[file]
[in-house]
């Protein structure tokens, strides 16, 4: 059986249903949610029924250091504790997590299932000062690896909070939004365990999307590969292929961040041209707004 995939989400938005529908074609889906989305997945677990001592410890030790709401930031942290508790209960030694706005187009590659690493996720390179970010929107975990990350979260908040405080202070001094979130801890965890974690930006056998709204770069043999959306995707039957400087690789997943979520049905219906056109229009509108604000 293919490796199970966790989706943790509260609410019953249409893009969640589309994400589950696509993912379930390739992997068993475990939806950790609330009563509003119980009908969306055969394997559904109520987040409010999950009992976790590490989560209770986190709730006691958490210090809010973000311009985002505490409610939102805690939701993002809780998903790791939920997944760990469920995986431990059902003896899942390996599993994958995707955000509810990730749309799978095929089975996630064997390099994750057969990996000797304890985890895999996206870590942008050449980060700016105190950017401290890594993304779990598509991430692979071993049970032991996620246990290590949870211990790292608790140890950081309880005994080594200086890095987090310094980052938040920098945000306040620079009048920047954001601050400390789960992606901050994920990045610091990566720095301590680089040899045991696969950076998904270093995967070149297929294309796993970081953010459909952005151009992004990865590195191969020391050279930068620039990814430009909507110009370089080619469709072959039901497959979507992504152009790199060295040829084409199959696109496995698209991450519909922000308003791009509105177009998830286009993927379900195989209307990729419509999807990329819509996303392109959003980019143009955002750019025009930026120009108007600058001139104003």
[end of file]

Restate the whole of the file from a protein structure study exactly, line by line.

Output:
[in-house]
């Protein structure tokens, strides 16, 4: 059986249903949610029924250091504790997590299932000062690896909070939004365990999307590969292929961040041209707004 995939989400938005529908074609889906989305997945677990001592410890030790709401930031942290508790209960030694706005187009590659690493996720390179970010929107975990990350979260908040405080202070001094979130801890965890974690930006056998709204770069043999959306995707039957400087690789997943979520049905219906056109229009509108604000 293919490796199970966790989706943790509260609410019953249409893009969640589309994400589950696509993912379930390739992997068993475990939806950790609330009563509003119980009908969306055969394997559904109520987040409010999950009992976790590490989560209770986190709730006691958490210090809010973000311009985002505490409610939102805690939701993002809780998903790791939920997944760990469920995986431990059902003896899942390996599993994958995707955000509810990730749309799978095929089975996630064997390099994750057969990996000797304890985890895999996206870590942008050449980060700016105190950017401290890594993304779990598509991430692979071993049970032991996620246990290590949870211990790292608790140890950081309880005994080594200086890095987090310094980052938040920098945000306040620079009048920047954001601050400390789960992606901050994920990045610091990566720095301590680089040899045991696969950076998904270093995967070149297929294309796993970081953010459909952005151009992004990865590195191969020391050279930068620039990814430009909507110009370089080619469709072959039901497959979507992504152009790199060295040829084409199959696109496995698209991450519909922000308003791009509105177009998830286009993927379900195989209307990729419509999807990329819509996303392109959003980019143009955002750019025009930026120009108007600058001139104003």